Company sues Rockland over cell tower denial

By Stephen Betts | Mar 18, 2020
Photo by: Stephen Betts The proposed 120-foot communication tower is proposed for 182 Camden St., adjacent to Pizza Hut.

Rockland — A company that was denied permission to erect a 120-foot cellular communication tower on Camden Street has filed a federal lawsuit against Rockland.

Bay Communications III, LLC filed the lawsuit Tuesday, March 17 in U.S. District Court in Portland. The company is asking the court to order Rockland to approve the cell tower project.

Court records show the city was served notice of the lawsuit March 17.

The Rockland Planning Board voted against the project at its Feb. 18 meeting, a proposal that had been opposed by many Rockland residents who said it would reduce their property values, be an aesthetic nightmare, and pose health risks.

In the lawsuit, the company's lawyers argued that federal law calls for national policy to “make available, so far as possible, to all people of the United States, without discrimination . . . a rapid, efficient, Nation-wide, and world-wide wire and radio communication service with adequate facilities at reasonable charges, for the purpose of national defense, [and] for the purpose of promoting safety of life and property through the use of wire and radio communications.”

Bay Communications seeks to have the tower erected on a commercial lot at 182 Camden St. next to Pizza Hut. The lot is adjacent to the Pen Bay Acres neighborhood and the Shore Village housing complex.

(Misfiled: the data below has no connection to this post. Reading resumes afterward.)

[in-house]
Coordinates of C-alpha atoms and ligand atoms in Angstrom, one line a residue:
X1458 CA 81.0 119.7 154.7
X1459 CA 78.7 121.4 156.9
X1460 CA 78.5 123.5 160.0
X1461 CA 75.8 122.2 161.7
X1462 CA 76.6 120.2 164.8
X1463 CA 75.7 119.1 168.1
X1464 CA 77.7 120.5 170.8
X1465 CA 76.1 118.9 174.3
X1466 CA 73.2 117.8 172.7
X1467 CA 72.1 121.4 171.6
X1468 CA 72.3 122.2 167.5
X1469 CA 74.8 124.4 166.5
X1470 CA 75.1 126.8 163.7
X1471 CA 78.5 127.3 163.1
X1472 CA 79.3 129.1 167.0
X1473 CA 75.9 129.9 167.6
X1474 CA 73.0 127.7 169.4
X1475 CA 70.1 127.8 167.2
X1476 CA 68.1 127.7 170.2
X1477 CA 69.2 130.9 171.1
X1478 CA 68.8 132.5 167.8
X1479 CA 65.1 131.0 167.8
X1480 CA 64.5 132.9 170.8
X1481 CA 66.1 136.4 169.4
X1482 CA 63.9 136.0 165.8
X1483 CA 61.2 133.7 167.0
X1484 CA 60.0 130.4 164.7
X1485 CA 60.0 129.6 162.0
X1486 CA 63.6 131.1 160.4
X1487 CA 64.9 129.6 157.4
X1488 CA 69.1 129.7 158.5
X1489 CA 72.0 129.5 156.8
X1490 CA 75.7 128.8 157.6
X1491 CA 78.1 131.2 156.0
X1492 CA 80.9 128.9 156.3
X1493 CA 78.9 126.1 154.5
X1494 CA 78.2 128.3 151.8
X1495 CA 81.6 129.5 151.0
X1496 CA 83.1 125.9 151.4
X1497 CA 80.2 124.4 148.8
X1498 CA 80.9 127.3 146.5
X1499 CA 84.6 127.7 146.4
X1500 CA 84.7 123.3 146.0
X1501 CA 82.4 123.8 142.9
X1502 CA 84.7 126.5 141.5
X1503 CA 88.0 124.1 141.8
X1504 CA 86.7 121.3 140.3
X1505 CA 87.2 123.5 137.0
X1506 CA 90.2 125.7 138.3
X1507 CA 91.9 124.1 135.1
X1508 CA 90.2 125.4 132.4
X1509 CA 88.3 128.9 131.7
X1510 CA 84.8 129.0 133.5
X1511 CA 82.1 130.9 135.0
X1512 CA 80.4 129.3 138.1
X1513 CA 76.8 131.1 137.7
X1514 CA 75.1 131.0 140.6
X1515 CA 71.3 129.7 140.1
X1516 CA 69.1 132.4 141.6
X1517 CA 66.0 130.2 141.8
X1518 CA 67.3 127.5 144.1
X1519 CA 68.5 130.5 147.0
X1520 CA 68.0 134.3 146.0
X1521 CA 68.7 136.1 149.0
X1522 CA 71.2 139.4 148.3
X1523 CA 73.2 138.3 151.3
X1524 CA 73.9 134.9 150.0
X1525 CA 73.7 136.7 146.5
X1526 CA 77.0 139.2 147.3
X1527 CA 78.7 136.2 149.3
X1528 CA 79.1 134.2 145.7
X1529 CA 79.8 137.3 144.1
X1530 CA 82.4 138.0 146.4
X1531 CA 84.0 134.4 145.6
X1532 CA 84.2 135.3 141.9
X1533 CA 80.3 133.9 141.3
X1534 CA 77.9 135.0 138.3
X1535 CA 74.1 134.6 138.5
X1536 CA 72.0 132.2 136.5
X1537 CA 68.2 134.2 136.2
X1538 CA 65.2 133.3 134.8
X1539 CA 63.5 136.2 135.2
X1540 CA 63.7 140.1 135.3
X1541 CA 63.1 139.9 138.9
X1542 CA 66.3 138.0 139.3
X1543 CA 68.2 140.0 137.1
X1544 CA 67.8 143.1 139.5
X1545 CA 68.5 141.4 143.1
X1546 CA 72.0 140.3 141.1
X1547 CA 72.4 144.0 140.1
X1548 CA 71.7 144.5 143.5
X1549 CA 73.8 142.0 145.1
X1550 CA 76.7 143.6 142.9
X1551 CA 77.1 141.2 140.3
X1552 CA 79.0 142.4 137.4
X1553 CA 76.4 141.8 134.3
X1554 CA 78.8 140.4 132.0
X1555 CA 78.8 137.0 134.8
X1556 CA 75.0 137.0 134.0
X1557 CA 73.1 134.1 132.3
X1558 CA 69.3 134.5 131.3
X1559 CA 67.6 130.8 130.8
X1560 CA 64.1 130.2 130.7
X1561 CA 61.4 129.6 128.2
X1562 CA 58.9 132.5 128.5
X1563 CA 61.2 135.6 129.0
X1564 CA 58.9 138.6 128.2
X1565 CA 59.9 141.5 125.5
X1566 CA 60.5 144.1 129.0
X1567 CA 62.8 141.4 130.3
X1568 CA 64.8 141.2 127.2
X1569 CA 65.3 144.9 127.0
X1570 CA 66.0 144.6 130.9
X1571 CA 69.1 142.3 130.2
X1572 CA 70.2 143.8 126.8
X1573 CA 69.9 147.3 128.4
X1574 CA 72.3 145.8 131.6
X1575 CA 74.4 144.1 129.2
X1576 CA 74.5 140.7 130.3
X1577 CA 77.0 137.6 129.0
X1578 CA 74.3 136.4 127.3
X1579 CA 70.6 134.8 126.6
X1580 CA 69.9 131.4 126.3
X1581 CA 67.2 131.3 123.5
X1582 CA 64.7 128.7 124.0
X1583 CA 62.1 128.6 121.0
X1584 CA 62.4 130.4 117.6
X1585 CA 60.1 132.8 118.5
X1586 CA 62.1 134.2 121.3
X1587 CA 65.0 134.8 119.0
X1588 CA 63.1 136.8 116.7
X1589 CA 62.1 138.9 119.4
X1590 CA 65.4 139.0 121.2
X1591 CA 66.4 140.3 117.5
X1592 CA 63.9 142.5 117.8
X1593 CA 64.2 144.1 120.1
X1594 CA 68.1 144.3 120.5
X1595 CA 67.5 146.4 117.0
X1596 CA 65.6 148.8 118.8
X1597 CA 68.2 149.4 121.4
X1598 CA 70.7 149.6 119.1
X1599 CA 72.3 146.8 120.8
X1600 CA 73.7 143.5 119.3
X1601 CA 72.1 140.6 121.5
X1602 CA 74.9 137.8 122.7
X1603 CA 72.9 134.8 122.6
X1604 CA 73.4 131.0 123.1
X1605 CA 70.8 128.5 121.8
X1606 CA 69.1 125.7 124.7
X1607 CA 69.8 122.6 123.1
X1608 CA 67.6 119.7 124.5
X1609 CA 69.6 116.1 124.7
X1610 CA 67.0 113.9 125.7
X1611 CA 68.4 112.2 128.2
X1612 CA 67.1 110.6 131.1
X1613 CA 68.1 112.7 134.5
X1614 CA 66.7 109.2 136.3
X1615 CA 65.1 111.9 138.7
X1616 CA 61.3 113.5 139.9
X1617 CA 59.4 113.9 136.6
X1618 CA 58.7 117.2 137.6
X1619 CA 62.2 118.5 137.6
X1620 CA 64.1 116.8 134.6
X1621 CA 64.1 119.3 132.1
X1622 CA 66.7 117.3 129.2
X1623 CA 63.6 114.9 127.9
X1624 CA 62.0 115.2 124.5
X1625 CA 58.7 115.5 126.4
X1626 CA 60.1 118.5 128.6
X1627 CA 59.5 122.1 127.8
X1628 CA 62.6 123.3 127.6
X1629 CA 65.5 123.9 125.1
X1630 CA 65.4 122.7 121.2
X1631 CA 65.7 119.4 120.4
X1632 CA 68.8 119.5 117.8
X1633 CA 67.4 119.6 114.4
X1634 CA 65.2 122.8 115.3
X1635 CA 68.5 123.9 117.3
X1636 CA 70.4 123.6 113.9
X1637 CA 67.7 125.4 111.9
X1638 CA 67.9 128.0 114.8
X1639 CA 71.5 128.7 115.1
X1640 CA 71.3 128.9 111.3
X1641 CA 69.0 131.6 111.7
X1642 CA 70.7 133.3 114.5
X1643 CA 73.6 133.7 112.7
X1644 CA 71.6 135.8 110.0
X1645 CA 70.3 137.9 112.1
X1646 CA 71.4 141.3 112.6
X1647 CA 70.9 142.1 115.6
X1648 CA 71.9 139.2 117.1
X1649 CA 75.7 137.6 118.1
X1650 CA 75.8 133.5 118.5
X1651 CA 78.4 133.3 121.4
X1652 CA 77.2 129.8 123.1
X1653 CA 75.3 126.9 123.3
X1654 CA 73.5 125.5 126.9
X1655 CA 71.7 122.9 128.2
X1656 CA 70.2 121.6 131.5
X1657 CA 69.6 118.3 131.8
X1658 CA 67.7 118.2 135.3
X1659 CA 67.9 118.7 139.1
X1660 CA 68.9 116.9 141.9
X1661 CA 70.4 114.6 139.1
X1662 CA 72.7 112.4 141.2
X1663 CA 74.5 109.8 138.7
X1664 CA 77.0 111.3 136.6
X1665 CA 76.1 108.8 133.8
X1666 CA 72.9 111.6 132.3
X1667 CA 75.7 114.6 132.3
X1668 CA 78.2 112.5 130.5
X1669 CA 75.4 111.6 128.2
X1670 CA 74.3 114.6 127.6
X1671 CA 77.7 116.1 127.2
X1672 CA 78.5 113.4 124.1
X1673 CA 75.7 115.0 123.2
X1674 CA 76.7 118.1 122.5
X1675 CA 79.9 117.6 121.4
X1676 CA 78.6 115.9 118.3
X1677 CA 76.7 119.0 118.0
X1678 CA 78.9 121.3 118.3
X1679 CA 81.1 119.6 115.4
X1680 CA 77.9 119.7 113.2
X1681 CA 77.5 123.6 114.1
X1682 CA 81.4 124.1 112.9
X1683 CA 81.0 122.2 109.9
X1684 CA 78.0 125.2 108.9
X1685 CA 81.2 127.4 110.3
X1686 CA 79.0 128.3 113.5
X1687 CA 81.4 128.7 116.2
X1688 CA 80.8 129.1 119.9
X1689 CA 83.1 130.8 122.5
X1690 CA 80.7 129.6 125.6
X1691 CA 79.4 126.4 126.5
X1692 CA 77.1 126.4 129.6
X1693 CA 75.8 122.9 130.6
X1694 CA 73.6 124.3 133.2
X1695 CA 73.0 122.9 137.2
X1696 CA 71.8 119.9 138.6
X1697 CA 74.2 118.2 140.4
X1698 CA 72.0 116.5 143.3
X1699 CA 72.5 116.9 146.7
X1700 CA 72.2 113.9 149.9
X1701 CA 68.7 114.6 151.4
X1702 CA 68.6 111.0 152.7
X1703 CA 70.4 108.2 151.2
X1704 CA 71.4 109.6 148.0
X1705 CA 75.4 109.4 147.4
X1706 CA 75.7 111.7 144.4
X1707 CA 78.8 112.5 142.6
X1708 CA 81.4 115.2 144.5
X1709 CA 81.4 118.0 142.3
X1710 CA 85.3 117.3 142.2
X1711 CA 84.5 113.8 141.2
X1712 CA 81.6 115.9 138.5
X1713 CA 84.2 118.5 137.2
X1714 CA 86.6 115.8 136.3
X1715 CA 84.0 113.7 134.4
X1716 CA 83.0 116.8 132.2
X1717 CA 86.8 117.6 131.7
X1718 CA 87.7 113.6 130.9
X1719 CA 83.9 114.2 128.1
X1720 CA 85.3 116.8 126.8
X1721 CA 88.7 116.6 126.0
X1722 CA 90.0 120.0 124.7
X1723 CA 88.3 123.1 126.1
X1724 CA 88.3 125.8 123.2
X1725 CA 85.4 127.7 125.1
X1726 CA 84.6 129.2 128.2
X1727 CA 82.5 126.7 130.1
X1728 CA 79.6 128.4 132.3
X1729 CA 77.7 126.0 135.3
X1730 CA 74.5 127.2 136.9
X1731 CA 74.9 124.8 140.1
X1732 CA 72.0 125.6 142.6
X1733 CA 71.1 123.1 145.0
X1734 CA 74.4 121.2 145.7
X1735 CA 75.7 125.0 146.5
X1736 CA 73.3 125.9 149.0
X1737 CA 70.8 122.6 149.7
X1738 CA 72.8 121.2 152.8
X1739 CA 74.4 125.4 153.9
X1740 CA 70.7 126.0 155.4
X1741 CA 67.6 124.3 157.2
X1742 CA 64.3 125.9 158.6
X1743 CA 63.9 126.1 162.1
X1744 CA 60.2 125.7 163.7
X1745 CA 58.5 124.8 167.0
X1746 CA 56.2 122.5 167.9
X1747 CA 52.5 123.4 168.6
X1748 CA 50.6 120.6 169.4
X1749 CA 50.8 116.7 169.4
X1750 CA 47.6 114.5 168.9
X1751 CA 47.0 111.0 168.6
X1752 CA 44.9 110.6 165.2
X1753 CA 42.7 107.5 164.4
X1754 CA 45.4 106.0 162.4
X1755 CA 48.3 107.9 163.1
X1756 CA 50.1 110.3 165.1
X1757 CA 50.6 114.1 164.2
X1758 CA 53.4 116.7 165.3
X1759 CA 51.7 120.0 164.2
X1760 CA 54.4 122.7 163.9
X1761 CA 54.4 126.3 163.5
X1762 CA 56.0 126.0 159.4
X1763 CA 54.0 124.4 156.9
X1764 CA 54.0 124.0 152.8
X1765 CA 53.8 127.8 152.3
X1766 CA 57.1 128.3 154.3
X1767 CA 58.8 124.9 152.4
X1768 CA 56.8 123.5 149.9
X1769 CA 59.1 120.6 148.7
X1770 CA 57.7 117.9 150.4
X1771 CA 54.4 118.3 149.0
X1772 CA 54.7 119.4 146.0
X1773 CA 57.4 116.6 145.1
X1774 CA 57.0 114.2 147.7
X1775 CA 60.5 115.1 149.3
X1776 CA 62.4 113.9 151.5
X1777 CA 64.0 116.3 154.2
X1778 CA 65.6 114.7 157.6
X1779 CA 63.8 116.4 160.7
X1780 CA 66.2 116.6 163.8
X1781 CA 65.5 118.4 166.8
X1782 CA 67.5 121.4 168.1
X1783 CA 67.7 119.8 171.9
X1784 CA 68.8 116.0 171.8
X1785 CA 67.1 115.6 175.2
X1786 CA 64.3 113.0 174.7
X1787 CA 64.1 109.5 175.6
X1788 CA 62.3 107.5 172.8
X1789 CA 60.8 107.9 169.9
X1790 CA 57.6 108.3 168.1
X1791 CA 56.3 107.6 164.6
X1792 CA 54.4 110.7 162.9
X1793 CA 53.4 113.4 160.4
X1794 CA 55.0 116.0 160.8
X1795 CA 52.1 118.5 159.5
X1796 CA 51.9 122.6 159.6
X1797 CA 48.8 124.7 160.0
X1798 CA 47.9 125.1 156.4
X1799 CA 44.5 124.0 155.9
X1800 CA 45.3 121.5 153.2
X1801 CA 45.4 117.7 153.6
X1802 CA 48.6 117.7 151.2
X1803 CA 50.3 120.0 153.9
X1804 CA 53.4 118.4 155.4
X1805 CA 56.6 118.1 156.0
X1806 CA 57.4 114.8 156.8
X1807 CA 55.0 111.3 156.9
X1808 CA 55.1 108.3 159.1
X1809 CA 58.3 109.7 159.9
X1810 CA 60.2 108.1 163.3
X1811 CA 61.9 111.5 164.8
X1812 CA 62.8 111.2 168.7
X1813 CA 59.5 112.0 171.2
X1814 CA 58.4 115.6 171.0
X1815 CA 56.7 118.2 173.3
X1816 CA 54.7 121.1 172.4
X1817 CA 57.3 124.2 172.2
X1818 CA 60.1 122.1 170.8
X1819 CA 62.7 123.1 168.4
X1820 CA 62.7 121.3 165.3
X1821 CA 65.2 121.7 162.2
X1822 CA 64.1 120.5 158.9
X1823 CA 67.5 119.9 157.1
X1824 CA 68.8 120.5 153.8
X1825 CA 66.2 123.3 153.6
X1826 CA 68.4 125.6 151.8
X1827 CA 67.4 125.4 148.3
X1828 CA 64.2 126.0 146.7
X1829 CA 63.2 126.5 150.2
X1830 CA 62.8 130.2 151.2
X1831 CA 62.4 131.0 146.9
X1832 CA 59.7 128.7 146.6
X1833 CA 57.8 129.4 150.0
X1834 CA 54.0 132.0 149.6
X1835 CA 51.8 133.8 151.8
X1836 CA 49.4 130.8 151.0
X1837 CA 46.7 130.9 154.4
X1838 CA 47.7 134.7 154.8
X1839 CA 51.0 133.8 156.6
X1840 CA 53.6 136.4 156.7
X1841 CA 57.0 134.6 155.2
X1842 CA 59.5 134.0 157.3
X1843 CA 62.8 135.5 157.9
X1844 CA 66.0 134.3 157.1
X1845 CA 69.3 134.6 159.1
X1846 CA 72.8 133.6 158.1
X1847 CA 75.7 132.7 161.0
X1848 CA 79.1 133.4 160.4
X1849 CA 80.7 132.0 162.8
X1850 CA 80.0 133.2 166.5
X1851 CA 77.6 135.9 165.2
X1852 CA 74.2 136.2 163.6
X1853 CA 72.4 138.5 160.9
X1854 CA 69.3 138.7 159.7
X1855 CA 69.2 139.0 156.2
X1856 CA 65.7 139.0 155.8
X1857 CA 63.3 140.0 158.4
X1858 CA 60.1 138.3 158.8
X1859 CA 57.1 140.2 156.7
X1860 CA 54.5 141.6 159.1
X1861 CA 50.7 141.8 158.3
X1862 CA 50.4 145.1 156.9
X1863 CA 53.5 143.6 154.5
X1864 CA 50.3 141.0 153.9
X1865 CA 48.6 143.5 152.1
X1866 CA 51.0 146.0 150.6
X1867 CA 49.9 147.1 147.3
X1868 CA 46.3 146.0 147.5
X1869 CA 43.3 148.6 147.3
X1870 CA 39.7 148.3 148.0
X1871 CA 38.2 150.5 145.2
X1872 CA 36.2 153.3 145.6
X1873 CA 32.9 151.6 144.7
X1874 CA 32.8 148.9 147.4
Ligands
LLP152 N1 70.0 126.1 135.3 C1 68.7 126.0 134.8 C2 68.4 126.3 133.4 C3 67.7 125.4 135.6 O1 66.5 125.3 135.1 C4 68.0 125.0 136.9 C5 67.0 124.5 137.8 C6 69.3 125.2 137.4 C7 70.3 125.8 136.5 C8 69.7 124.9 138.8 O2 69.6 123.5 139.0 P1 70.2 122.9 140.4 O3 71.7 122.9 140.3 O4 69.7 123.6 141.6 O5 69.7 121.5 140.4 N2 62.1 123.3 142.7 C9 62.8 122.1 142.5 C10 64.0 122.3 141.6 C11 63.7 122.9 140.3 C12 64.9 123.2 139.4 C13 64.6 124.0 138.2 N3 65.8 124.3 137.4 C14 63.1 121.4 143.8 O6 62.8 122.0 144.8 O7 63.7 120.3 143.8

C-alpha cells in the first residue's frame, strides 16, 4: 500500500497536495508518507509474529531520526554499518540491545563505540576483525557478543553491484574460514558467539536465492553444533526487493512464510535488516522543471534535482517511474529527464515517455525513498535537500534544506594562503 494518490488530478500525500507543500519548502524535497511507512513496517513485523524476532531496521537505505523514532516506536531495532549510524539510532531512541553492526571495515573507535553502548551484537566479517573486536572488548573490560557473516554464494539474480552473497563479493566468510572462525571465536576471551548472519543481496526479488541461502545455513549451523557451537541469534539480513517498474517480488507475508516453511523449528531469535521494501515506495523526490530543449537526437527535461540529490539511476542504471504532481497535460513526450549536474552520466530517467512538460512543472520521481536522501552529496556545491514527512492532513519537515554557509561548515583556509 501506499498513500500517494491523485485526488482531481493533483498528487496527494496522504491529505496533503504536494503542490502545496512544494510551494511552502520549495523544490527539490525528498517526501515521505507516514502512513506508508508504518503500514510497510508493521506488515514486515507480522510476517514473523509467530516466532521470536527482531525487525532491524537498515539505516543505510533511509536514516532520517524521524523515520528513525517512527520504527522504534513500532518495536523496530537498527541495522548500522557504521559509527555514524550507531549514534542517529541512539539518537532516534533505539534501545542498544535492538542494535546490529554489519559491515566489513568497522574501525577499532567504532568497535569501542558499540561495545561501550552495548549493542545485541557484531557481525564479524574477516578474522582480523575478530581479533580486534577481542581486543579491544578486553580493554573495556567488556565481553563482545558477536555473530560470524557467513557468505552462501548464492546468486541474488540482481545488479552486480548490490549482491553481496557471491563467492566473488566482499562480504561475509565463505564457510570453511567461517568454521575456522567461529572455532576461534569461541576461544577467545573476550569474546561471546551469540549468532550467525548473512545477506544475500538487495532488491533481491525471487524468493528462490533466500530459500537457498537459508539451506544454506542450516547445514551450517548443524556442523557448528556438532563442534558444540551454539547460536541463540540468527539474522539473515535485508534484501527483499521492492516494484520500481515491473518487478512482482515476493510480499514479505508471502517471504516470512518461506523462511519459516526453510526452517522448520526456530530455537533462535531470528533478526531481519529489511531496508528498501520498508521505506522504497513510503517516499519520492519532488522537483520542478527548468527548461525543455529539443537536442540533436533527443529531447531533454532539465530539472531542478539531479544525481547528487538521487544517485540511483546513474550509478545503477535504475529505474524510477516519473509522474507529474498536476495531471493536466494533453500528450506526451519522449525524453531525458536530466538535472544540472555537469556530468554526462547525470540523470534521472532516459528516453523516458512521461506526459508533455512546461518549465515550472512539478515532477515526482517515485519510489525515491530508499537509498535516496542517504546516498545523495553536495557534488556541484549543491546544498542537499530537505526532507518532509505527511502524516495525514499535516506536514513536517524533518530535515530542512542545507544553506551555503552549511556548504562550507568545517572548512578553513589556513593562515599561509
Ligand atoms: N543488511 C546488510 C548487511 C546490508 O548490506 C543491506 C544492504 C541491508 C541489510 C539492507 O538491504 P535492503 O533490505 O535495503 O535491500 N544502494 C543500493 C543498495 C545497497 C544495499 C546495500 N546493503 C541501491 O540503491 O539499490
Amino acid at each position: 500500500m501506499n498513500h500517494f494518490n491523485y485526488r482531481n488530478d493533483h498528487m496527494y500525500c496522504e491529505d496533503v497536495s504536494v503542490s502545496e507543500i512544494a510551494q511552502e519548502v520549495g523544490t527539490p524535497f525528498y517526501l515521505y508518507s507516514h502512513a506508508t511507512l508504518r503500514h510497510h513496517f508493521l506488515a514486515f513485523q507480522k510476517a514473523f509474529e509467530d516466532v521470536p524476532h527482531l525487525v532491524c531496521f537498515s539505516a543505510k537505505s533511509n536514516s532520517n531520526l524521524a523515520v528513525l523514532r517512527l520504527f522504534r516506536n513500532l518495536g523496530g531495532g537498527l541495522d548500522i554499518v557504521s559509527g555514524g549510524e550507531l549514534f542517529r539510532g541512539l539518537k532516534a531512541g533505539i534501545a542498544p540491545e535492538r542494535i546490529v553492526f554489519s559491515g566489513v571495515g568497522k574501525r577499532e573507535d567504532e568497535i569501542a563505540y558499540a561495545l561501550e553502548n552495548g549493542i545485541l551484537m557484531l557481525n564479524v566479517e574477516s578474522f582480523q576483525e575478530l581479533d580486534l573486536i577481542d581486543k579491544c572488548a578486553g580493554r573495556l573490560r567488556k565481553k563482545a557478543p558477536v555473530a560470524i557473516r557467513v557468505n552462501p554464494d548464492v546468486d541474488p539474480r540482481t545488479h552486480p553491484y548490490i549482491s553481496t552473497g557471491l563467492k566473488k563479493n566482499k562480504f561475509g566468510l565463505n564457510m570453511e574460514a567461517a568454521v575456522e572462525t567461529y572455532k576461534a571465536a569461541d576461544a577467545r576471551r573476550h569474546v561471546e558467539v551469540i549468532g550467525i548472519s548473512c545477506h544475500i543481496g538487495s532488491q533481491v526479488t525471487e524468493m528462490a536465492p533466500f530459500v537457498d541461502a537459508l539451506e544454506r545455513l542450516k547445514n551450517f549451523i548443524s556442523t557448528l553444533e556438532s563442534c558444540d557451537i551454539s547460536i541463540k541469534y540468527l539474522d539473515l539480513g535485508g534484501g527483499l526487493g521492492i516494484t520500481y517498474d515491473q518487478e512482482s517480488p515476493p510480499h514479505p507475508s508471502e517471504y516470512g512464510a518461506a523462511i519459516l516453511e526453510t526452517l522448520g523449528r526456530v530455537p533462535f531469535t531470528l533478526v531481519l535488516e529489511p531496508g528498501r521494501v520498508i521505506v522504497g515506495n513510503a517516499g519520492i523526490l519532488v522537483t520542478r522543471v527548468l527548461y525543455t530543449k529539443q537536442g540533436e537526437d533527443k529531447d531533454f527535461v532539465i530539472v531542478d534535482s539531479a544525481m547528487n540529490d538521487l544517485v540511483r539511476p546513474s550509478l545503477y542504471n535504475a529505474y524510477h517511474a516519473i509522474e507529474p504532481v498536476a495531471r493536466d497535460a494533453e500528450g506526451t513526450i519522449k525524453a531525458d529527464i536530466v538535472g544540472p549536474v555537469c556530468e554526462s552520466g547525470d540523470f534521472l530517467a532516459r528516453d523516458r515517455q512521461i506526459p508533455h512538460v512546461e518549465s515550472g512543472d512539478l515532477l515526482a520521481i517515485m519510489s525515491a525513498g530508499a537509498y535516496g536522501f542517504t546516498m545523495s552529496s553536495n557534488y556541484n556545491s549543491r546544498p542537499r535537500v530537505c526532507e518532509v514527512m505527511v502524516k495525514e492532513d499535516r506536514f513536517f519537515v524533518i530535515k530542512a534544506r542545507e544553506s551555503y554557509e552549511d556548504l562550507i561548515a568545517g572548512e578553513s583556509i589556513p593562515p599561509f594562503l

The results of a radio frequency propagation study revealed a significant gap in wireless service coverage along the heavily developed corridor of U.S. Route 1 in the vicinity of 182 Camden Street. To remedy that significant gap in service, an additional cell site in Rockland is required, the company states in its lawsuit.

The communications company submitted its application Sept. 9.

The company said that there has been no written order yet from the Rockland Planning Board and its denial is not based on any written evidence.

The Planning Board ruled that the application did not adhere to a commercial overlay zone approved by the City Council in 2015. Bay Communications argued that this overlay zone did not apply.

At the Feb. 8 meeting, an appraiser hired by the city concluded that property values are not harmed by having a communication tower located next to them.

The Planning Board and staff held a closed-door meeting Feb. 12 with attorney James Katsiaficas of Perkins and Thompson of Portland because the city's regular attorney Mary Costigan had a perceived conflict of interest since her firm did work with Bay Communication's lawyer, according to the city.

Katsiaficas practices environmental, land use, municipal, administrative, and real estate law.

Costigan issued an opinion late last year that the city's Planning Board cannot consider environmental impacts, including health effects, from radio frequency emissions. The attorney said the 1996 Federal Communications Act prohibits local communities from considering this issue.